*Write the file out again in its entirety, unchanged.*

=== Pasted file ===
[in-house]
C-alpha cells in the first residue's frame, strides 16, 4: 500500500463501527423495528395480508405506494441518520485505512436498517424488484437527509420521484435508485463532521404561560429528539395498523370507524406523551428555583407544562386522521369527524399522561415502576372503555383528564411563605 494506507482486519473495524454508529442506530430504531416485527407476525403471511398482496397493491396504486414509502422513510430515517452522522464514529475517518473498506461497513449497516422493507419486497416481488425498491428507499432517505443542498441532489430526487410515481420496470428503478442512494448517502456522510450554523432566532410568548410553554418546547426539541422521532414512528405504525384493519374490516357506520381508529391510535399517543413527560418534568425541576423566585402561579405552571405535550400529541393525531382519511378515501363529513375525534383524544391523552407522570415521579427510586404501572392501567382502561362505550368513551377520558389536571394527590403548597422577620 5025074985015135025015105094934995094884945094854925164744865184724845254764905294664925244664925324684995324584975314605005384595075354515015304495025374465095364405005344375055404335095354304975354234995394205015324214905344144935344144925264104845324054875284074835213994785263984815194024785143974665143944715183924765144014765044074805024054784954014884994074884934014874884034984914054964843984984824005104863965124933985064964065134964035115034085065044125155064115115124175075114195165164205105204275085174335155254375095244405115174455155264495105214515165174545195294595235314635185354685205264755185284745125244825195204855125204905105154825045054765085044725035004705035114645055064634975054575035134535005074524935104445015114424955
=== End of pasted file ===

[in-house]
C-alpha cells in the first residue's frame, strides 16, 4: 500500500463501527423495528395480508405506494441518520485505512436498517424488484437527509420521484435508485463532521404561560429528539395498523370507524406523551428555583407544562386522521369527524399522561415502576372503555383528564411563605 494506507482486519473495524454508529442506530430504531416485527407476525403471511398482496397493491396504486414509502422513510430515517452522522464514529475517518473498506461497513449497516422493507419486497416481488425498491428507499432517505443542498441532489430526487410515481420496470428503478442512494448517502456522510450554523432566532410568548410553554418546547426539541422521532414512528405504525384493519374490516357506520381508529391510535399517543413527560418534568425541576423566585402561579405552571405535550400529541393525531382519511378515501363529513375525534383524544391523552407522570415521579427510586404501572392501567382502561362505550368513551377520558389536571394527590403548597422577620 5025074985015135025015105094934995094884945094854925164744865184724845254764905294664925244664925324684995324584975314605005384595075354515015304495025374465095364405005344375055404335095354304975354234995394205015324214905344144935344144925264104845324054875284074835213994785263984815194024785143974665143944715183924765144014765044074805024054784954014884994074884934014874884034984914054964843984984824005104863965124933985064964065134964035115034085065044125155064115115124175075114195165164205105204275085174335155254375095244405115174455155264495105214515165174545195294595235314635185354685205264755185284745125244825195204855125204905105154825045054765085044725035004705035114645055064634975054575035134535005074524935104445015114424955